TransCanada Corp. canceled its plans to build the Energy East and Eastern Mainline megaprojects, making its decision "after careful review of changed circumstances."
TransCanada had requested a 30-day regulatory timeout for the two projects as Canada's National Energy Board introduced a broader scope of issues and environmental assessment factors for the projects. The company on Oct. 5 announced it "will no longer be proceeding" with its applications. Energy East would have linked the oil sands region of Alberta with a seaport in New Brunswick.
Through a statement from President and CEO Russ Girling, TransCanada said it will notify the National Energy Board and Quebec's environmental regulators of the projects' withdrawal from environmental review.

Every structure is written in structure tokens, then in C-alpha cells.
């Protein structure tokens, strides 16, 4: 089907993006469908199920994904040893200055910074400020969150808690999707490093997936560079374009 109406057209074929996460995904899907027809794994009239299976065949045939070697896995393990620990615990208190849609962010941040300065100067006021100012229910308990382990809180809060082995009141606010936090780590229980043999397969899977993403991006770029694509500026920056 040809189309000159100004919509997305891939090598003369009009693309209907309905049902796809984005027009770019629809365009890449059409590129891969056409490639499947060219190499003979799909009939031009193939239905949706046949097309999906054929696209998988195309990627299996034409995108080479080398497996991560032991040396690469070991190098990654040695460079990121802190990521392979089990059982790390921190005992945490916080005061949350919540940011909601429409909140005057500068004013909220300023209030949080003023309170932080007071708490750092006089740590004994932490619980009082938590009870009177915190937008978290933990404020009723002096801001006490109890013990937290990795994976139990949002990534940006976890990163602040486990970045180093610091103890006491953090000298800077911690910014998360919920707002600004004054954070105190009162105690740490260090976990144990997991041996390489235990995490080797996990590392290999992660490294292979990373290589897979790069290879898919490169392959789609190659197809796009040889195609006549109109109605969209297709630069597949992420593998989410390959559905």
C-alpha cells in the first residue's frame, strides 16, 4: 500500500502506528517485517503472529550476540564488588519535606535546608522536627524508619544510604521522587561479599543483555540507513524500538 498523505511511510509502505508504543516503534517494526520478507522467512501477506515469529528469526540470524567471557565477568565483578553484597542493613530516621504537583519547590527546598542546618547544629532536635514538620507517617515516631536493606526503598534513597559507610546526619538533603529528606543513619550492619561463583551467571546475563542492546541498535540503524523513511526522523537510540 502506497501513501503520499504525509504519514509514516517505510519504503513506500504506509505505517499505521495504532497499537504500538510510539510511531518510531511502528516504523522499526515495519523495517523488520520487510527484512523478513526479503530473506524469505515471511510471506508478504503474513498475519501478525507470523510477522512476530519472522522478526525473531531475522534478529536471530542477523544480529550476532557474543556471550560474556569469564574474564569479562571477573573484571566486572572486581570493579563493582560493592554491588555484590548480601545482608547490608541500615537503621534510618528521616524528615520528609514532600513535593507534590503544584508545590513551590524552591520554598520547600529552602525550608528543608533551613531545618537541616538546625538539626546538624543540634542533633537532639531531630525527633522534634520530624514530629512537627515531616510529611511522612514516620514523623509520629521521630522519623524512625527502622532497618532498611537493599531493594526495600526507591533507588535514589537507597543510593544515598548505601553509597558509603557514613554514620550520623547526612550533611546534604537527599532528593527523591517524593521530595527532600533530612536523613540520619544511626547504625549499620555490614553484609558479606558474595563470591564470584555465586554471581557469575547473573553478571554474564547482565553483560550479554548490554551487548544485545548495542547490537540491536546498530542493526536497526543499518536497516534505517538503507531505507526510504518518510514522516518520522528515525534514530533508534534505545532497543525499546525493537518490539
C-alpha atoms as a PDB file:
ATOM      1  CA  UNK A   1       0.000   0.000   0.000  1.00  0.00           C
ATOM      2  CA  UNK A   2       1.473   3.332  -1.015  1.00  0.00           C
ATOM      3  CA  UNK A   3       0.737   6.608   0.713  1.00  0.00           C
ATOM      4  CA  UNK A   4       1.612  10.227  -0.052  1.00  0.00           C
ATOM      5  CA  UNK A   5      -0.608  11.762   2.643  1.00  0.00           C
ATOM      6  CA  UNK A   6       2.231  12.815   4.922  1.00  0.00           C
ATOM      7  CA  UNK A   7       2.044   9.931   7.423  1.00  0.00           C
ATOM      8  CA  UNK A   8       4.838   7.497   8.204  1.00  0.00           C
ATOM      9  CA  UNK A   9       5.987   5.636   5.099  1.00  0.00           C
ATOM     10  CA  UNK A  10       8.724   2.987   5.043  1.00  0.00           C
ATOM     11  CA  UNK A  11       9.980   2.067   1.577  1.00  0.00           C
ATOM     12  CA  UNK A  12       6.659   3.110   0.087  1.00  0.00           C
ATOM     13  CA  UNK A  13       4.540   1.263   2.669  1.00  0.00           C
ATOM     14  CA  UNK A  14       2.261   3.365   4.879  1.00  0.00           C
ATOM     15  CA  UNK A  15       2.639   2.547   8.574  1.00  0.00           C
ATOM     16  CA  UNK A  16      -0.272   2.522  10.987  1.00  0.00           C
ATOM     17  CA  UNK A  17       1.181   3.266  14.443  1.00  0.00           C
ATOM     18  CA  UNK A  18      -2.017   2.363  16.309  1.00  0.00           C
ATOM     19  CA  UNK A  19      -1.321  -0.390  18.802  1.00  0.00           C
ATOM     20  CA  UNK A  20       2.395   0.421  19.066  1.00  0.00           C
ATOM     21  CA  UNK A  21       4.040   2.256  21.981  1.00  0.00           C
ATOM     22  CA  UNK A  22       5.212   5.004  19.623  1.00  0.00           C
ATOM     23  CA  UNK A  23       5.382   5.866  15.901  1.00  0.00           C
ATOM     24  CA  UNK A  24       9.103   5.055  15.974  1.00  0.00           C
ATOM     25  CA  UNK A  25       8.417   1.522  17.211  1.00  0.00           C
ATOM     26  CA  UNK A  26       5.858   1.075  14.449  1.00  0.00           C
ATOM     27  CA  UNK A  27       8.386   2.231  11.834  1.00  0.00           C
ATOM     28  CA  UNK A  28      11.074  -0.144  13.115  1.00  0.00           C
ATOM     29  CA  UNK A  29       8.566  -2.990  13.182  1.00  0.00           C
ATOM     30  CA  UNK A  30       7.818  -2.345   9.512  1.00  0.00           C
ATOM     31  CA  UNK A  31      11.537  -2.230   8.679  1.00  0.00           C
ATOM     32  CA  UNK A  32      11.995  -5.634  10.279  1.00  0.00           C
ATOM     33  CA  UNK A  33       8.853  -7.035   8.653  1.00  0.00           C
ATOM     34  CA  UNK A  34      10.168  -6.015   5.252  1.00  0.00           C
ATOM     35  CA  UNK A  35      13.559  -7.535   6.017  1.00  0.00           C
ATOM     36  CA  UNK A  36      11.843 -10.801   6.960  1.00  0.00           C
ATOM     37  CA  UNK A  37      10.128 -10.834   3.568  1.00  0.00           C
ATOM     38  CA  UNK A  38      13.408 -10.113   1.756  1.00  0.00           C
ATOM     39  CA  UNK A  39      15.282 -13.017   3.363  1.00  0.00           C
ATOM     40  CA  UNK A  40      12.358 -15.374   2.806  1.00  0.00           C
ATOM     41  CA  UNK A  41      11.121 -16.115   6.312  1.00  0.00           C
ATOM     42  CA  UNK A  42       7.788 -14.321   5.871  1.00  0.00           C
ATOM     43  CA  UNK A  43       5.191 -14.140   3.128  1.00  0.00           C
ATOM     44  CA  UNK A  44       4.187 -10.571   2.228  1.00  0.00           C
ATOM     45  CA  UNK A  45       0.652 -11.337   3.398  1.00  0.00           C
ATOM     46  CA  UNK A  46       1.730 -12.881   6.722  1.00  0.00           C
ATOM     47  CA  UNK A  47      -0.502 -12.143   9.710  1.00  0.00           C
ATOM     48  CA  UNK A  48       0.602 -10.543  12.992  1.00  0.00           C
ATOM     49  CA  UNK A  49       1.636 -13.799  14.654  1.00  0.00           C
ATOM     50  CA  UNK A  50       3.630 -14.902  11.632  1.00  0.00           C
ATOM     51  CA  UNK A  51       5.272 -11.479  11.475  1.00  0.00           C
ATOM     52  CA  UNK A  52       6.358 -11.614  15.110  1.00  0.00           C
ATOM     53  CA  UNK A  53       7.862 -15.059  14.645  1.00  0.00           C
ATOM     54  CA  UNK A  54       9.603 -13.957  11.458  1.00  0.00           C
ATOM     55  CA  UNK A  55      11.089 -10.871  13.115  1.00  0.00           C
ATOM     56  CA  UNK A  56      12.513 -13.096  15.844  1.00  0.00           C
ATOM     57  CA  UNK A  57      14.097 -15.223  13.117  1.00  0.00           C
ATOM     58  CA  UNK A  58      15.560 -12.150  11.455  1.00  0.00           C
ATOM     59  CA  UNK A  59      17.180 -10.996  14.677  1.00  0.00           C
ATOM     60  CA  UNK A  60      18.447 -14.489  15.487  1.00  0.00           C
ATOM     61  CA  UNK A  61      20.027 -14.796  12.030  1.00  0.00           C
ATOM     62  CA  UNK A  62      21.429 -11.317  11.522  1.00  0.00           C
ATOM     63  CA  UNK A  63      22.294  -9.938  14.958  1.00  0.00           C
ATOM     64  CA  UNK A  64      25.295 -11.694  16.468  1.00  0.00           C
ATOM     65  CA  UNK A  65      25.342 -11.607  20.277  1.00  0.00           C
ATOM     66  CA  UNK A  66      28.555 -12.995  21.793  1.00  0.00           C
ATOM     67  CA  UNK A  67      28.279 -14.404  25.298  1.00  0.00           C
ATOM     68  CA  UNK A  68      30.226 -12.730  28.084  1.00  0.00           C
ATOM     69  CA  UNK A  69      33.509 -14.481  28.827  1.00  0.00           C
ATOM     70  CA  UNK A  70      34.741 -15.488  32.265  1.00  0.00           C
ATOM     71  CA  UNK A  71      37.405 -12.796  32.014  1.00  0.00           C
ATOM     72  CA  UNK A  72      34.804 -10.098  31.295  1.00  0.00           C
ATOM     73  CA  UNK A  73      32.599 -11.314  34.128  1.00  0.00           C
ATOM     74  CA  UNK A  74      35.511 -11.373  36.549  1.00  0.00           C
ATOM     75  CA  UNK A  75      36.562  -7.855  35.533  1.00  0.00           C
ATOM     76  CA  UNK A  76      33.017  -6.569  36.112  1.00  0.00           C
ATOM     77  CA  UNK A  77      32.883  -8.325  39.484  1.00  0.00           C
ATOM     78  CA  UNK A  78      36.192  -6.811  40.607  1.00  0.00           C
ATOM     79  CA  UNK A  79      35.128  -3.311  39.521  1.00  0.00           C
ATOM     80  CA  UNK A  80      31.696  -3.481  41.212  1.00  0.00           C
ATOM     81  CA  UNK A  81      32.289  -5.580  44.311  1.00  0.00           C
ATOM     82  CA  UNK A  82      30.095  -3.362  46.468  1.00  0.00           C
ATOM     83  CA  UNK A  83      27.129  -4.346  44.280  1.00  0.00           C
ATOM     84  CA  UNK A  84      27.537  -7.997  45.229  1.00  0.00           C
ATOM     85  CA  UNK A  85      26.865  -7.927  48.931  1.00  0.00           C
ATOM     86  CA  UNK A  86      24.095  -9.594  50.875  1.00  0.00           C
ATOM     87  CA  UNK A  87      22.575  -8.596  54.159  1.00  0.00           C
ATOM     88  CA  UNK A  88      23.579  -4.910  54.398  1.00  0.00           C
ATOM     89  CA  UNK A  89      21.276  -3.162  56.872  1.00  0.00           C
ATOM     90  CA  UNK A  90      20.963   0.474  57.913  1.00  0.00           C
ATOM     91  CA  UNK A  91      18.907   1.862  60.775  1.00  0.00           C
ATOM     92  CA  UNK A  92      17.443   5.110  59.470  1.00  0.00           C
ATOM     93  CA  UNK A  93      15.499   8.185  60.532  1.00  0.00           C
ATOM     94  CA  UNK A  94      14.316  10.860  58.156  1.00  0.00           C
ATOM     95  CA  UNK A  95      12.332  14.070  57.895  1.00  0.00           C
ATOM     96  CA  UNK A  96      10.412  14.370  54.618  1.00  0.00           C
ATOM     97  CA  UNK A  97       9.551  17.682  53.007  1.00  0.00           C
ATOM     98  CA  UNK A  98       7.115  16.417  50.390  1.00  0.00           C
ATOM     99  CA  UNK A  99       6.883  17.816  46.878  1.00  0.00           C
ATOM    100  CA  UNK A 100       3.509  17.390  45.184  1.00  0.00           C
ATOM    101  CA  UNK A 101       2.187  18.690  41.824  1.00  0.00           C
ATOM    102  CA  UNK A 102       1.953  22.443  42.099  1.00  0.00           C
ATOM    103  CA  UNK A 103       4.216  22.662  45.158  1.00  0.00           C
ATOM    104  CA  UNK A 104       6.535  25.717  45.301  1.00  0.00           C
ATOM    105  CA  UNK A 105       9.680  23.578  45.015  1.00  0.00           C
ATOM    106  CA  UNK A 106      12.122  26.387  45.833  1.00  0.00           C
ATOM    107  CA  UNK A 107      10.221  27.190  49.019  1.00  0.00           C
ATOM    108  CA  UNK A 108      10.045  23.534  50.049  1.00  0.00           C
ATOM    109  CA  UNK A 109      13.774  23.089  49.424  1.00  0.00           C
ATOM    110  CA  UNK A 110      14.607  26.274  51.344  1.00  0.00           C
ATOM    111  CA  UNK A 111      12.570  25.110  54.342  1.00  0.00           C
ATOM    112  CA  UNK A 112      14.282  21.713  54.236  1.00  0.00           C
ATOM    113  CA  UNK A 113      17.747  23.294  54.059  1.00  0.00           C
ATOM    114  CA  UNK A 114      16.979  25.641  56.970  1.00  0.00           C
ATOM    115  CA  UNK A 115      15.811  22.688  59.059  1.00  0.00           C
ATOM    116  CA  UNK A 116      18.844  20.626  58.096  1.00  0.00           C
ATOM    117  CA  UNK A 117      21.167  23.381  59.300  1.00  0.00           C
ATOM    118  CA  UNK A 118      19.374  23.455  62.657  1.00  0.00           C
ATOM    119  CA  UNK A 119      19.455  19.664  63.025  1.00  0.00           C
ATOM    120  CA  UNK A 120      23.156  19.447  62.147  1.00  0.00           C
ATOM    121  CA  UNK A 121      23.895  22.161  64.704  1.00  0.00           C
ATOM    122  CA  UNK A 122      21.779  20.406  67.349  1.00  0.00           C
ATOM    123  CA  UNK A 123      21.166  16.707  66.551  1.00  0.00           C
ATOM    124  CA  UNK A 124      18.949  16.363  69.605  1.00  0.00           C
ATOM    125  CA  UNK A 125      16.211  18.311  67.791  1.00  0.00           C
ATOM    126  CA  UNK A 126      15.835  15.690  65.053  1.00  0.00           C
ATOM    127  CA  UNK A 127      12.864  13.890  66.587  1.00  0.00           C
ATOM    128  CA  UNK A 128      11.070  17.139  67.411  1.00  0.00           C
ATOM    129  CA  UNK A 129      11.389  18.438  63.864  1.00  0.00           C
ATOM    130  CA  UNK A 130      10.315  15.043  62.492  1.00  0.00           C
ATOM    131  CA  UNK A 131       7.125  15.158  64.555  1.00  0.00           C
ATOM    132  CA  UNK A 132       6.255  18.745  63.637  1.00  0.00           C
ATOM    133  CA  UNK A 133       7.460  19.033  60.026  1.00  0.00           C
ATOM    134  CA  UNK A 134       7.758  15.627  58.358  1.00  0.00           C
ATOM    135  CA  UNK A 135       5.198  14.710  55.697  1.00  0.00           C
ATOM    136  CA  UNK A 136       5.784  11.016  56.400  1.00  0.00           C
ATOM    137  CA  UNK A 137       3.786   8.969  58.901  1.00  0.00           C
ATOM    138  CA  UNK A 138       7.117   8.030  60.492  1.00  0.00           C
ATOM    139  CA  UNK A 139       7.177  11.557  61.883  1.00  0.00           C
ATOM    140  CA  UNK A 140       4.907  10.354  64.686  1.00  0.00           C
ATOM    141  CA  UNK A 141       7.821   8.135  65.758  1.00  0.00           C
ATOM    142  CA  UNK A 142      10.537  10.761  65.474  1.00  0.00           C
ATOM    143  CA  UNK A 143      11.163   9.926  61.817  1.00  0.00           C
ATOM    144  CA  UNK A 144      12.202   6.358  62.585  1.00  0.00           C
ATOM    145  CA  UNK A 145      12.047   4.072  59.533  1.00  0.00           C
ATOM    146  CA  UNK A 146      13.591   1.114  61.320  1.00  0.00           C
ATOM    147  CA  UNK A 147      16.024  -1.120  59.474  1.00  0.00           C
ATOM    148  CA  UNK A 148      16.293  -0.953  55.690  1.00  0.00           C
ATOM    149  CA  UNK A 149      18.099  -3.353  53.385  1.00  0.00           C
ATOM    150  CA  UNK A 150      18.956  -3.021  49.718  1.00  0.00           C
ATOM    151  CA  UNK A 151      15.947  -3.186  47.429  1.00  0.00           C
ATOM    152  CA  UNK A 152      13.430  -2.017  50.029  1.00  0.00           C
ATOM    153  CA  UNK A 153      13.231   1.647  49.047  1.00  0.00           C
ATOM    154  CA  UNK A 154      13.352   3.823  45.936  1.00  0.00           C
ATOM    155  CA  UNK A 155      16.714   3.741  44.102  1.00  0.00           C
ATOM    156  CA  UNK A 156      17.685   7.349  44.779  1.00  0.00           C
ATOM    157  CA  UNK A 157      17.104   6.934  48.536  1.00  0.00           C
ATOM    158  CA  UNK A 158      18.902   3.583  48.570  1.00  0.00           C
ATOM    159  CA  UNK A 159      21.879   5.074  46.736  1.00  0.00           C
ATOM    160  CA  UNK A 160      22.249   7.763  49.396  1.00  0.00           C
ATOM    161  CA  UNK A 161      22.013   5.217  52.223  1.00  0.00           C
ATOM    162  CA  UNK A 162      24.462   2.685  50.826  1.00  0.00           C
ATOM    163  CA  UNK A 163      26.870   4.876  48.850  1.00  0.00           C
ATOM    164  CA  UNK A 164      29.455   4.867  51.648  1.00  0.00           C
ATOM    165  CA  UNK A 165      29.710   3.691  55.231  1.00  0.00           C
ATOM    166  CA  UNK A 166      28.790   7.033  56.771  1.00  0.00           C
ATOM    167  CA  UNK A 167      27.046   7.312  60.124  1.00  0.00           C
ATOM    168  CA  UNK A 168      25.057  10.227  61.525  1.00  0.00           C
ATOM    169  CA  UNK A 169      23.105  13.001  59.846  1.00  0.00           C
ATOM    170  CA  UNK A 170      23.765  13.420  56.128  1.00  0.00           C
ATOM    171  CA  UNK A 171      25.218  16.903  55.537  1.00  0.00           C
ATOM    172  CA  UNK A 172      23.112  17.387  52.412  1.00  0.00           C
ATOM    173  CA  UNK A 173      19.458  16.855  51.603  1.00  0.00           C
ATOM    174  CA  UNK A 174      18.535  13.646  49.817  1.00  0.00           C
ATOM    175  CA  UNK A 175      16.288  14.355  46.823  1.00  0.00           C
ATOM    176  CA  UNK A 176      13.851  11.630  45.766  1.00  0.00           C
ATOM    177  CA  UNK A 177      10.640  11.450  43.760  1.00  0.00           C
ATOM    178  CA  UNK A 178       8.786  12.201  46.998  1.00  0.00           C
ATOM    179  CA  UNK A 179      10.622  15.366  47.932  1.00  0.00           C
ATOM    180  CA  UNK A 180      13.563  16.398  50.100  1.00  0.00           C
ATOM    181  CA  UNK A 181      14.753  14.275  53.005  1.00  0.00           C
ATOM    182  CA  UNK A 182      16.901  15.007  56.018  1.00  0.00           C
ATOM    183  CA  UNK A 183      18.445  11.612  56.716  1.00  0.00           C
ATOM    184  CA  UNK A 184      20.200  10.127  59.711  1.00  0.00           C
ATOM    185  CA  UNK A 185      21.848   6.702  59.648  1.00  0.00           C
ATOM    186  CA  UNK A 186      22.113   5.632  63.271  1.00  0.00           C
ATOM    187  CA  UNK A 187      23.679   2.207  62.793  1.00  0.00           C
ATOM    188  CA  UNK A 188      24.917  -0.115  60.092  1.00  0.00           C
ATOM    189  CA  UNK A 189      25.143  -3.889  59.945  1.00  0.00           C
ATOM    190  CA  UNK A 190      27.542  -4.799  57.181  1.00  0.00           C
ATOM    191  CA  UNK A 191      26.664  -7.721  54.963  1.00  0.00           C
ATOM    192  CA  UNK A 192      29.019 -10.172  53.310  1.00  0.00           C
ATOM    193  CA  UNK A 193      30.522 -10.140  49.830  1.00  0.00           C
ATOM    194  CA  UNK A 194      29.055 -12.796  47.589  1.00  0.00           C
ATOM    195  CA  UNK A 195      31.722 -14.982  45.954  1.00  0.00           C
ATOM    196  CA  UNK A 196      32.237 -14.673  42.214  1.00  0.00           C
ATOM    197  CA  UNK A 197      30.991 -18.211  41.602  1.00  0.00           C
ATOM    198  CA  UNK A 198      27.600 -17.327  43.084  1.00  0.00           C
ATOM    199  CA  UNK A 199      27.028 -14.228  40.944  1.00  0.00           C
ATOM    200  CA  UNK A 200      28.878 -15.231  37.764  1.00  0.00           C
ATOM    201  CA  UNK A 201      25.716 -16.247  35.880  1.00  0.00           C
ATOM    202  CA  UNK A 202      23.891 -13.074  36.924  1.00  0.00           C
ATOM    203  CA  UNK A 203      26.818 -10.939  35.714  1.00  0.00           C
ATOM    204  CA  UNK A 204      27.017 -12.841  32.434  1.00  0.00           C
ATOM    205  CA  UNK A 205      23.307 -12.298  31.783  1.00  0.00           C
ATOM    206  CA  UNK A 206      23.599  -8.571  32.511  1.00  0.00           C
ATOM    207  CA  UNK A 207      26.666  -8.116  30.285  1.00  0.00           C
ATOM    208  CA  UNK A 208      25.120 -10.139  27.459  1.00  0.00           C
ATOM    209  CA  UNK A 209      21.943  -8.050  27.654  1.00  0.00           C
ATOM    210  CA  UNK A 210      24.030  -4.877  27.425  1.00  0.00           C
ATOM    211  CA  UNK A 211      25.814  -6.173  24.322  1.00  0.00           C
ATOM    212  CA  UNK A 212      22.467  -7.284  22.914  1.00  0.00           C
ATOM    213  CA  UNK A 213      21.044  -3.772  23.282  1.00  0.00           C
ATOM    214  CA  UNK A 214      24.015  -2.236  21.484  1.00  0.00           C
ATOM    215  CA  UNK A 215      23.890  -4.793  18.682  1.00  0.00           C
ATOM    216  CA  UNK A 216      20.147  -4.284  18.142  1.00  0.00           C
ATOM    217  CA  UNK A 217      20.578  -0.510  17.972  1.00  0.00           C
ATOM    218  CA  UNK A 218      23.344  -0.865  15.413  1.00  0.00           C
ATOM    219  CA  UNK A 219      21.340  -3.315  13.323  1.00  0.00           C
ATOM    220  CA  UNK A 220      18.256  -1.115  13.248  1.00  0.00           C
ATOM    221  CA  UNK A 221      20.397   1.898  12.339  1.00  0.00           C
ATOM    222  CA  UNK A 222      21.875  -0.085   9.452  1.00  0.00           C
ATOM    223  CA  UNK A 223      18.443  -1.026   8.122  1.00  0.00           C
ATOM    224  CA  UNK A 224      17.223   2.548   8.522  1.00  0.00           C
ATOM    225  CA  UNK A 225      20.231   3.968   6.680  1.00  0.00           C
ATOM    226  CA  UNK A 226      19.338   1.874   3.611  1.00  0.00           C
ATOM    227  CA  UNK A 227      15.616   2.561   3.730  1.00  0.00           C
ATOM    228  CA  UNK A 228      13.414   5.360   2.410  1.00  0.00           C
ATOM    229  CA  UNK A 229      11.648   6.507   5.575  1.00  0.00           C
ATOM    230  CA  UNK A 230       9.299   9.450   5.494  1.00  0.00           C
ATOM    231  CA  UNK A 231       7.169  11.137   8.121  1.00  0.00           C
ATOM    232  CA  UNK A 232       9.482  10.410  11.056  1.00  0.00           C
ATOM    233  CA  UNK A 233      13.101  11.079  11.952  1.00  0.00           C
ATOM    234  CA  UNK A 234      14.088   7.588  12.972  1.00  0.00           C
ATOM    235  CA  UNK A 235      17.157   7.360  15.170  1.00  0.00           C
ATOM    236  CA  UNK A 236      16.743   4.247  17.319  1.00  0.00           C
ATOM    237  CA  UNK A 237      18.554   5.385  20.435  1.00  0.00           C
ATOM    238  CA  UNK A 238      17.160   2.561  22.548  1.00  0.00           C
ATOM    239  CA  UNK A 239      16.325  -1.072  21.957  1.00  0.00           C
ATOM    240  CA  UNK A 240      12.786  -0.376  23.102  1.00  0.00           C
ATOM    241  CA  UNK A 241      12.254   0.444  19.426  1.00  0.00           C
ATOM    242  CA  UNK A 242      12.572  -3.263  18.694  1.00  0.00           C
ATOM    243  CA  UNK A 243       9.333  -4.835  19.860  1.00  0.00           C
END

"We will continue to focus on our [C]$24 billion near-term capital program which is expected to generate growth in earnings and cash flow to support an expected annual dividend growth rate at the upper end of an eight to 10 percent range through 2020," Girling said.
TransCanada plans to review its carrying value of about C$1.3 billion, which included allowance for funds used during construction as a result of the projects' cancellation. The company also expects an after-tax, noncash charge of about C$1 billion to be reported in its fourth-quarter earnings results.
The 4,500-kilometer, C$15.7 billion Energy East pipeline would have delivered up to 1.1 million barrels of oil sands crude per day. The Eastern Mainline was planned as a 279-kilometer gas pipeline to be built in Ontario, which would have helped ensure steady supplies of gas after TransCanada converted other parts of the gas-carrying mainline to oil service for Energy East.